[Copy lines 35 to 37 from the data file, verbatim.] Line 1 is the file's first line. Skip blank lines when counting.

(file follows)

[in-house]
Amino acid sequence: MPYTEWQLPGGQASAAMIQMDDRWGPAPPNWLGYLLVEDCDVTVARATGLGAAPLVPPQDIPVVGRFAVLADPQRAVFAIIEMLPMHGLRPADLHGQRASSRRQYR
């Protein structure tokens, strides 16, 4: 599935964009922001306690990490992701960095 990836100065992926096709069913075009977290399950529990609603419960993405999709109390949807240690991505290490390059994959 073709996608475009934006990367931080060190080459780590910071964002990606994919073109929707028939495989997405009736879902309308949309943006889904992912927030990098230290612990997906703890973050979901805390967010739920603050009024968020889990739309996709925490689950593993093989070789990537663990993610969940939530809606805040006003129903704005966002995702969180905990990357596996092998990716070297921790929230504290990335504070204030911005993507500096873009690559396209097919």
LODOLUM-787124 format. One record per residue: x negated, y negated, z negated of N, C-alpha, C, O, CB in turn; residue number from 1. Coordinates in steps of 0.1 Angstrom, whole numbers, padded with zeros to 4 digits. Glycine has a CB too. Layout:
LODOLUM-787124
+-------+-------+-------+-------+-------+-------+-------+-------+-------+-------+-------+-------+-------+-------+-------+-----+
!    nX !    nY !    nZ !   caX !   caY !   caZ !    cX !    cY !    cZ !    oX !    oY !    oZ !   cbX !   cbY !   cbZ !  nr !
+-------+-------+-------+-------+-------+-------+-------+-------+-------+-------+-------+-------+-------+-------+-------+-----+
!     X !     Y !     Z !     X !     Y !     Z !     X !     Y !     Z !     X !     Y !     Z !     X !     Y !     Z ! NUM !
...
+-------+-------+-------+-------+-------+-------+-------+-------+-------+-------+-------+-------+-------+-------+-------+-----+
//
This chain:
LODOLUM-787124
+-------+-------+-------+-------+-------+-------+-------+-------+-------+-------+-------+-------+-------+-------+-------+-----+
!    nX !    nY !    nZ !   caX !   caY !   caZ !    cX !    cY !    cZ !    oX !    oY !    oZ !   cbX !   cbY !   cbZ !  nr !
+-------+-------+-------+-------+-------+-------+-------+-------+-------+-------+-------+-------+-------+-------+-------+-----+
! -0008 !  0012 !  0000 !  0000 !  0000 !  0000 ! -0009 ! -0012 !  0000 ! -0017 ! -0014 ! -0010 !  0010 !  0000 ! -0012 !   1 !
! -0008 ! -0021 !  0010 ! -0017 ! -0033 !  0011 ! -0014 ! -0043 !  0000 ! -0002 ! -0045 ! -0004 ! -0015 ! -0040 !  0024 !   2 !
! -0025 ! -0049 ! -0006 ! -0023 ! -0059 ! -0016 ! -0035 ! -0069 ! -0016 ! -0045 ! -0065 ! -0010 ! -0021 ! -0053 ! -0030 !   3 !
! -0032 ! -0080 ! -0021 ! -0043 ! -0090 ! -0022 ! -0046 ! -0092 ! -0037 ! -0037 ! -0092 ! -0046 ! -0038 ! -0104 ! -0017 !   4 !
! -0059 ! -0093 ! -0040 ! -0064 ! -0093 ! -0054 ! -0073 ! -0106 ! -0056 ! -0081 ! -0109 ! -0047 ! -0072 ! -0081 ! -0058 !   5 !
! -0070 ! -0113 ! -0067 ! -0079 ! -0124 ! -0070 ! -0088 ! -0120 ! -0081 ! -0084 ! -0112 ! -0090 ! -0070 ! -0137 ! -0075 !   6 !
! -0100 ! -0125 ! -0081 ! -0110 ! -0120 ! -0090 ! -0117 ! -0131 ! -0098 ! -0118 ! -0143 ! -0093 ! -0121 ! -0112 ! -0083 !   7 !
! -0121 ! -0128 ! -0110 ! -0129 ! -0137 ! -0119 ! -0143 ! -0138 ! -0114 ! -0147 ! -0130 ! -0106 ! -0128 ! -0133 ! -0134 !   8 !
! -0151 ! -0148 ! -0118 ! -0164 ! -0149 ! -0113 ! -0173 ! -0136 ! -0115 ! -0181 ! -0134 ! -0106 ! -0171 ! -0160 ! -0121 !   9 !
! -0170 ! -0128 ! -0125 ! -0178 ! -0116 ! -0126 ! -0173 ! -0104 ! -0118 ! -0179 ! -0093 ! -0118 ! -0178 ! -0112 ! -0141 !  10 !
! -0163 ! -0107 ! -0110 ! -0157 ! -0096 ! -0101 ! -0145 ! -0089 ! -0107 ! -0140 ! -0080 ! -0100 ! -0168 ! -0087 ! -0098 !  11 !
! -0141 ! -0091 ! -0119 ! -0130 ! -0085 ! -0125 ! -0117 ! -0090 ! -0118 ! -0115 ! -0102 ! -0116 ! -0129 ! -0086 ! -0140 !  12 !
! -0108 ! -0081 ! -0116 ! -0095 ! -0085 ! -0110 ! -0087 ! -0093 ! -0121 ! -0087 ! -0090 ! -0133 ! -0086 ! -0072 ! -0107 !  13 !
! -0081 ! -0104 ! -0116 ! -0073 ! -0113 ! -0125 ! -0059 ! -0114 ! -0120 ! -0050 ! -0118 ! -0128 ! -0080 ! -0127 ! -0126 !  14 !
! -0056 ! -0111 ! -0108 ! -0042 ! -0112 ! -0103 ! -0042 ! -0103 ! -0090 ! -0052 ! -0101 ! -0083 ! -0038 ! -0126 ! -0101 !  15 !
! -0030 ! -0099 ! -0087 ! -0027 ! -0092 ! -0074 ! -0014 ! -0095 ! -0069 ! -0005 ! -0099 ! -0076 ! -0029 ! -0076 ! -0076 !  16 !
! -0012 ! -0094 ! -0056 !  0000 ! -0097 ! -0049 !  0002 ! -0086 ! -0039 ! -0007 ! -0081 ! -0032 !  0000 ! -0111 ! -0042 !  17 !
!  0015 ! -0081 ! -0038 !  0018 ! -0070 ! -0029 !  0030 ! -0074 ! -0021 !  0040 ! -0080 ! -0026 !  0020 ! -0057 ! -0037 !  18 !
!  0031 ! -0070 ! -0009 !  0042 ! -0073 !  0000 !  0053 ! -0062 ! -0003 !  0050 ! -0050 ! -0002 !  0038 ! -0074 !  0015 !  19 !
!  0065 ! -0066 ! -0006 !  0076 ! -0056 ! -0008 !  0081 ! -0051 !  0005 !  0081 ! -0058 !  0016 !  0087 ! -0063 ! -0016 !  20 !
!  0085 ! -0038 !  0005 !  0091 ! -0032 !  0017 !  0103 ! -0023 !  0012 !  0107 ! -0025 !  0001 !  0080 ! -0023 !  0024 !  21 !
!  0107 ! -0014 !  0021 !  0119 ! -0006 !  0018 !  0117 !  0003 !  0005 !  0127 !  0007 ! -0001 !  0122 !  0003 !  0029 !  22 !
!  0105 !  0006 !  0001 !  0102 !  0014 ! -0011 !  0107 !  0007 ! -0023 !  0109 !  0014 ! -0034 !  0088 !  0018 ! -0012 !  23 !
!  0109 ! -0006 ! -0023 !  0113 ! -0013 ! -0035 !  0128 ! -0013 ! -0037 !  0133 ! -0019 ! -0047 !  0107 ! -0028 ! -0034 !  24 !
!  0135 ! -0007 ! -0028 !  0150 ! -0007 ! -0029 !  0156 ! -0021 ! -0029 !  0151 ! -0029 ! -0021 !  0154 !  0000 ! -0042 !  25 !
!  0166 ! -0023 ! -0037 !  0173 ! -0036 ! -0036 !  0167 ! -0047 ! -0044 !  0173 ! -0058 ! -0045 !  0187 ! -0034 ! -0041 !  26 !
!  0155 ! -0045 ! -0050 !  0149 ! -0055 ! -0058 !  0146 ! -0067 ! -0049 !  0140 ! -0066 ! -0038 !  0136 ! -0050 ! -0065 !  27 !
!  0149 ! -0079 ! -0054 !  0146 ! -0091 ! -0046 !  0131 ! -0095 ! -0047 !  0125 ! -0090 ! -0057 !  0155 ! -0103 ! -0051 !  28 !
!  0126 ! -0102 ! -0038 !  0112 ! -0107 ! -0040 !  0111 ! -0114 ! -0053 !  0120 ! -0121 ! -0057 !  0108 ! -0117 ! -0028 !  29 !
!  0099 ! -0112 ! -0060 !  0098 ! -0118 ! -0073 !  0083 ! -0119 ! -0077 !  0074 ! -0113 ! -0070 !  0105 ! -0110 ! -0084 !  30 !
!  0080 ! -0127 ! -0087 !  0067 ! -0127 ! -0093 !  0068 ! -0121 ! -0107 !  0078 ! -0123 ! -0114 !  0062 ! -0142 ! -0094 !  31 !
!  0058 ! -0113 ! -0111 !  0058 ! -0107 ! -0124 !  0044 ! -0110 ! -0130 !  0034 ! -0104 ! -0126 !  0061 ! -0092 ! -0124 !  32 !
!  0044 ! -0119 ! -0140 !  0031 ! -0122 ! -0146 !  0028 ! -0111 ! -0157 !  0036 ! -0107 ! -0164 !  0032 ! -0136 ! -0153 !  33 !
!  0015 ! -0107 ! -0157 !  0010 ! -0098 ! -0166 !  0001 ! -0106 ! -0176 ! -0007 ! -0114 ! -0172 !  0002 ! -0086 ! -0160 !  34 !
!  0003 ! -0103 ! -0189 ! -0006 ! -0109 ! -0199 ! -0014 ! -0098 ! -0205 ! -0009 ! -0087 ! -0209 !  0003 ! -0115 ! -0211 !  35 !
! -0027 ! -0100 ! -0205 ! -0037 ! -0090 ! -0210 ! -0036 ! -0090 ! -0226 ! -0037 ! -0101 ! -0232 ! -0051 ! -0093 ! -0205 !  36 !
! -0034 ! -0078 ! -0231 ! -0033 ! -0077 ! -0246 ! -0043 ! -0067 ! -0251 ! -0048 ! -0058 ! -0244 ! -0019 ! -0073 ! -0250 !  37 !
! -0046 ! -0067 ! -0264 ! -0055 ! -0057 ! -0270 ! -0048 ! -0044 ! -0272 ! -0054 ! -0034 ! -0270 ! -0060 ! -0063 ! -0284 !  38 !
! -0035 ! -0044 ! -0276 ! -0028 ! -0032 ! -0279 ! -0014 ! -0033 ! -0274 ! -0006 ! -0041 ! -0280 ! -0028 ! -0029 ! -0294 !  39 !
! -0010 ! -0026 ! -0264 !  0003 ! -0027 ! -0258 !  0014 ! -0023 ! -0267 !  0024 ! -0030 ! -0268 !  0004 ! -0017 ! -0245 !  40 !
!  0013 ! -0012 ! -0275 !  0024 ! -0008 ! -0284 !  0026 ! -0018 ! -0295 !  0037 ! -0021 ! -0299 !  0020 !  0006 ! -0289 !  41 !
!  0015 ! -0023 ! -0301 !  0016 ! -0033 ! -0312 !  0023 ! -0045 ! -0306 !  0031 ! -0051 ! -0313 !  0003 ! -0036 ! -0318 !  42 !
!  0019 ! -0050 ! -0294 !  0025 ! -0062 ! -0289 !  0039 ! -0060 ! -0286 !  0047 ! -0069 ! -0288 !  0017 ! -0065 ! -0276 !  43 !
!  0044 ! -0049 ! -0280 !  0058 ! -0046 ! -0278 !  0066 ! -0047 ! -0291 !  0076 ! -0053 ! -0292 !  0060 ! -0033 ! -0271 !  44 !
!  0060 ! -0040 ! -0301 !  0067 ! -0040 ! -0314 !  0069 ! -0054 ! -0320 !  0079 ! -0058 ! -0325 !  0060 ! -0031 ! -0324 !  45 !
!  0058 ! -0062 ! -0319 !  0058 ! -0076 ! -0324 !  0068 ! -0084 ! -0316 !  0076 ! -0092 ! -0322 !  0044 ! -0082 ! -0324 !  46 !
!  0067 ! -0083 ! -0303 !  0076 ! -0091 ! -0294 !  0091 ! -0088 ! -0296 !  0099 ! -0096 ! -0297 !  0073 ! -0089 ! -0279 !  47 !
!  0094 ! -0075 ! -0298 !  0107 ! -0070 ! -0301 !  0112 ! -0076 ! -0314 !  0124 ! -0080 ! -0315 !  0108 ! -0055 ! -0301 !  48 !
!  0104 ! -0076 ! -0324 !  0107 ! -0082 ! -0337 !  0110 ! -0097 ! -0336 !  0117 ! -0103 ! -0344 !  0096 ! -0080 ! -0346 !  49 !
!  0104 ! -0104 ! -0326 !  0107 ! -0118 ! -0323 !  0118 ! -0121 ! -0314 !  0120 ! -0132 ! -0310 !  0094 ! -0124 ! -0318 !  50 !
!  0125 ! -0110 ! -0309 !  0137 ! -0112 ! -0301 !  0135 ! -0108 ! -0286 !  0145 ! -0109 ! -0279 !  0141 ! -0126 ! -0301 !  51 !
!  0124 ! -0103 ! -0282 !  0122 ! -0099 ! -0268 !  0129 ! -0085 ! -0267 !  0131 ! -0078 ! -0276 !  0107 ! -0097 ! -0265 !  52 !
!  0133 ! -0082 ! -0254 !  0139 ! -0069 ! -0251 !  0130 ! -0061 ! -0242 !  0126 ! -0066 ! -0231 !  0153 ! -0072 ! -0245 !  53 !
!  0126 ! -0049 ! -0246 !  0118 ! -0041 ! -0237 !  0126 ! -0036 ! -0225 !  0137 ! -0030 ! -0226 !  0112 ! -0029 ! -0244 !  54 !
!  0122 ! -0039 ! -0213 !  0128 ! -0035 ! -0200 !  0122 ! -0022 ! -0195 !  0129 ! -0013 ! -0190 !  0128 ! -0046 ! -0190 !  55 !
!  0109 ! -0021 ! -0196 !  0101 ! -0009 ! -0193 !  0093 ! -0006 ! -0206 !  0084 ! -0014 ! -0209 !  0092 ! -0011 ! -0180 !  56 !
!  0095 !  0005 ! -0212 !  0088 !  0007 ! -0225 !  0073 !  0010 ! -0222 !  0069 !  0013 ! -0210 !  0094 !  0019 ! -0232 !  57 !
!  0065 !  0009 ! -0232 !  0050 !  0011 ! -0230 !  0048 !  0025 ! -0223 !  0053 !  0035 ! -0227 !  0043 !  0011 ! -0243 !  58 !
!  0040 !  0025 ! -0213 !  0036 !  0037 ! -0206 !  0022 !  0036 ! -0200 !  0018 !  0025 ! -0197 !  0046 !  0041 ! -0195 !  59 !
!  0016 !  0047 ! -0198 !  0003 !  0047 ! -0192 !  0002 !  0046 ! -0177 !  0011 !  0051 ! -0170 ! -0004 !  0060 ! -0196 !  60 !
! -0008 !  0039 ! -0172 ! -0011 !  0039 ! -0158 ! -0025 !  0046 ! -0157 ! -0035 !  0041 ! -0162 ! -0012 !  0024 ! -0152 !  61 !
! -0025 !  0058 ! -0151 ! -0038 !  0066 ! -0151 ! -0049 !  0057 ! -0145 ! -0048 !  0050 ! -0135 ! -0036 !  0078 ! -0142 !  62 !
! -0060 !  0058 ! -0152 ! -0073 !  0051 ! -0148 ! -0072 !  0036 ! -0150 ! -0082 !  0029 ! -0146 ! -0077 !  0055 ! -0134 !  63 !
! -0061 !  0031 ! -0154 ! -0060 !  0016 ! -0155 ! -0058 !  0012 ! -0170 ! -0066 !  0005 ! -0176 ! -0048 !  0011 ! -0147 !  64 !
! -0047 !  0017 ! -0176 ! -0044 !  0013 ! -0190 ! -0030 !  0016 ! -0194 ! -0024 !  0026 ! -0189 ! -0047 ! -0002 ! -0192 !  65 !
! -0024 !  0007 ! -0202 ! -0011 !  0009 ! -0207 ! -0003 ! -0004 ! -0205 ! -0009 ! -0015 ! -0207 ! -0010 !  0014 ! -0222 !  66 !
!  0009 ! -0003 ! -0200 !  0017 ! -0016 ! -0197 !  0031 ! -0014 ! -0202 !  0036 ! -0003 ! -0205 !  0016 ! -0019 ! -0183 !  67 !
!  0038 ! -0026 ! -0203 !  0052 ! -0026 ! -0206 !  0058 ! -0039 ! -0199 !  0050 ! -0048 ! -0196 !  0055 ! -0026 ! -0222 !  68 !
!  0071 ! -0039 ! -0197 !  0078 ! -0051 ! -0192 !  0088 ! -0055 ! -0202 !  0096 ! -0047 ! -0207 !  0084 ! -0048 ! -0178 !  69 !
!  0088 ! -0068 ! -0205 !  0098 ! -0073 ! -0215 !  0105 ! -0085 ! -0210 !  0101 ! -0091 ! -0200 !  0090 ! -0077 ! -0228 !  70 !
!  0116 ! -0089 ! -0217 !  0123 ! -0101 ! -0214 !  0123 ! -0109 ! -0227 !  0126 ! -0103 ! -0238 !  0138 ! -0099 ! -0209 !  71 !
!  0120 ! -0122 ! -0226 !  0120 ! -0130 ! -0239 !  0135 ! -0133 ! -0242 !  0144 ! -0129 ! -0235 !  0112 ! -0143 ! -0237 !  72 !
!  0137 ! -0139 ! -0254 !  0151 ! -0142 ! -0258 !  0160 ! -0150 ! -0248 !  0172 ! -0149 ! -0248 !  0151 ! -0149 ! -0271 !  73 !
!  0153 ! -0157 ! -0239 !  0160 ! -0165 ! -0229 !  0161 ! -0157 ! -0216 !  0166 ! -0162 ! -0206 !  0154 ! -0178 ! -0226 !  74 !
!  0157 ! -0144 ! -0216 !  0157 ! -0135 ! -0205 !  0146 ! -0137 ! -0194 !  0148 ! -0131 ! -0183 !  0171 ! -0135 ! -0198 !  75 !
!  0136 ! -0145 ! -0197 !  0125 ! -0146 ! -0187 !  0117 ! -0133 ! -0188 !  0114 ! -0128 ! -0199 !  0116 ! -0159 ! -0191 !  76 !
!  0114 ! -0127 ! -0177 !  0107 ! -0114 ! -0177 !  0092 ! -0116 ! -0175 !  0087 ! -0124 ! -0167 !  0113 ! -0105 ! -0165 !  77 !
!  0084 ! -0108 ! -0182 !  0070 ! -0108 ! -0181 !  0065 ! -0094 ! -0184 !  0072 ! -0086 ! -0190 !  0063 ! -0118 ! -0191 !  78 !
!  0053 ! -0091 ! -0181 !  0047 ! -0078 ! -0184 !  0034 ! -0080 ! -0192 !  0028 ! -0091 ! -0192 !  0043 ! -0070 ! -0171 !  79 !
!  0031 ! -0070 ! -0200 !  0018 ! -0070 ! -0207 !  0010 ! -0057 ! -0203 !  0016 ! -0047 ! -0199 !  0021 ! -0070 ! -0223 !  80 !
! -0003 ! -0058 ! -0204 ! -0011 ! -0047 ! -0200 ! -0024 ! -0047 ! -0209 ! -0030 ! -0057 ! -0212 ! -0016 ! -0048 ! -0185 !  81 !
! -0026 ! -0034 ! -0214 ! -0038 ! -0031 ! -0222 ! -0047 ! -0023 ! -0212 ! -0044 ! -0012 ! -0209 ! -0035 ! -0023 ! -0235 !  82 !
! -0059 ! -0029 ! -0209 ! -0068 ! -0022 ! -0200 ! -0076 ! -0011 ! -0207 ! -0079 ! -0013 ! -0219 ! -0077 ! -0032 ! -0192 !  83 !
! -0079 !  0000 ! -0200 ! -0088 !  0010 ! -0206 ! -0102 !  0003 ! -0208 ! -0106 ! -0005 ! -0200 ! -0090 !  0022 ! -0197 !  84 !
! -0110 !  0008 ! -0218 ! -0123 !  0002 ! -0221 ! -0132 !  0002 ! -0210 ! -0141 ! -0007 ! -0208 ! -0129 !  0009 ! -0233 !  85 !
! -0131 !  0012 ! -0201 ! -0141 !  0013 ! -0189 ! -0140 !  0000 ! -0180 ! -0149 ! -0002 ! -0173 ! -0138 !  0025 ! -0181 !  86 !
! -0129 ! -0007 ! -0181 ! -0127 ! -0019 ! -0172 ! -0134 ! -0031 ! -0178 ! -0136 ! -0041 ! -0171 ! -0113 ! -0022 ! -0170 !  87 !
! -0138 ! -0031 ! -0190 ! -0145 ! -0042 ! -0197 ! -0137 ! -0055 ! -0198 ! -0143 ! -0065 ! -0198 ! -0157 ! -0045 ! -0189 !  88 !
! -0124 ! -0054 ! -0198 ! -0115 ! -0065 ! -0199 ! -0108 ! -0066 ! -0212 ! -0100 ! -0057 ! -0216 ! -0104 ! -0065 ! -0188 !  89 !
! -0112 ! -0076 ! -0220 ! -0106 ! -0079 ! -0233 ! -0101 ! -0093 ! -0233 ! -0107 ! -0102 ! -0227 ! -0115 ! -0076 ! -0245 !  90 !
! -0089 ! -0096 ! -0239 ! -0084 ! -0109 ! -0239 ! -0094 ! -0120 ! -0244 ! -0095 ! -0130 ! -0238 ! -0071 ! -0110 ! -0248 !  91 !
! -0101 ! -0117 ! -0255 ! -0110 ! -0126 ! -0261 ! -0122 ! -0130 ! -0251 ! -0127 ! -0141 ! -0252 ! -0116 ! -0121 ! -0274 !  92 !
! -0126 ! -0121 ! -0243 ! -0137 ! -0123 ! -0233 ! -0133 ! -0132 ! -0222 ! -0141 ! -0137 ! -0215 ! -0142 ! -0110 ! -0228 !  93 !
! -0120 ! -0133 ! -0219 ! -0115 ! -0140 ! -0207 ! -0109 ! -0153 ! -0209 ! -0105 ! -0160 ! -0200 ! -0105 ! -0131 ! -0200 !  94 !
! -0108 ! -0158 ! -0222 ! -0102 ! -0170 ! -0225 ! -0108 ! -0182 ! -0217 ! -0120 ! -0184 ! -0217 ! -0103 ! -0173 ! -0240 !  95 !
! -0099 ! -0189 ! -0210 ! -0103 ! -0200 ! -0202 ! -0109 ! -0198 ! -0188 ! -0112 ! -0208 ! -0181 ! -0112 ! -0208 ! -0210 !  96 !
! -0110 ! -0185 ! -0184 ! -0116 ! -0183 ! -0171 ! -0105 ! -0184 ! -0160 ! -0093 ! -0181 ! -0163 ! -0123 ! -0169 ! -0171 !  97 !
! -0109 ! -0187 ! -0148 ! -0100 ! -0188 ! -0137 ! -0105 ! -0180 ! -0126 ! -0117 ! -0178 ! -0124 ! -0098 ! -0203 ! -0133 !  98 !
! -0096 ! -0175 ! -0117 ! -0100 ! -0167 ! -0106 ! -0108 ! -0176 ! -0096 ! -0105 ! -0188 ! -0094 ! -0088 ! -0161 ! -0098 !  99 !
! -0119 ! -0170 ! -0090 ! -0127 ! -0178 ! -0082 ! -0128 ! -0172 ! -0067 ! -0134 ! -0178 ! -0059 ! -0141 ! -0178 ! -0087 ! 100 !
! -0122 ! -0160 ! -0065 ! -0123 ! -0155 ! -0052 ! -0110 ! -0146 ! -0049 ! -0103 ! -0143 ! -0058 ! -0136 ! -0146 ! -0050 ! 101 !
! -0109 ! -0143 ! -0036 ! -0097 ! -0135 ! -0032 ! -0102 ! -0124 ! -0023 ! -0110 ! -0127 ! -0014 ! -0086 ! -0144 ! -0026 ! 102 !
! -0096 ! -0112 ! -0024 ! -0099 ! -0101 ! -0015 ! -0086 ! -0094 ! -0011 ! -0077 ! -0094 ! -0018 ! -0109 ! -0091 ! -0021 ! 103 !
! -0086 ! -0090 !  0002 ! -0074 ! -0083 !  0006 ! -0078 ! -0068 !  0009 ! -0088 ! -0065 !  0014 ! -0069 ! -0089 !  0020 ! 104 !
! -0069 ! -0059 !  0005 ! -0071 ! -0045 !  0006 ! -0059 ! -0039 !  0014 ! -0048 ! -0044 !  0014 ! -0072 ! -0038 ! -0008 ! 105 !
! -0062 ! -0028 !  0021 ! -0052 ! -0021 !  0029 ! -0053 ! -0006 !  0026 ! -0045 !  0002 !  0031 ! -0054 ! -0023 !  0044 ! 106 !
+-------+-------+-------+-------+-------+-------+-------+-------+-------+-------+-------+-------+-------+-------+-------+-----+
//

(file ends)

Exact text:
!  0015 ! -0081 ! -0038 !  0018 ! -0070 ! -0029 !  0030 ! -0074 ! -0021 !  0040 ! -0080 ! -0026 !  0020 ! -0057 ! -0037 !  18 !
!  0031 ! -0070 ! -0009 !  0042 ! -0073 !  0000 !  0053 ! -0062 ! -0003 !  0050 ! -0050 ! -0002 !  0038 ! -0074 !  0015 !  19 !
!  0065 ! -0066 ! -0006 !  0076 ! -0056 ! -0008 !  0081 ! -0051 !  0005 !  0081 ! -0058 !  0016 !  0087 ! -0063 ! -0016 !  20 !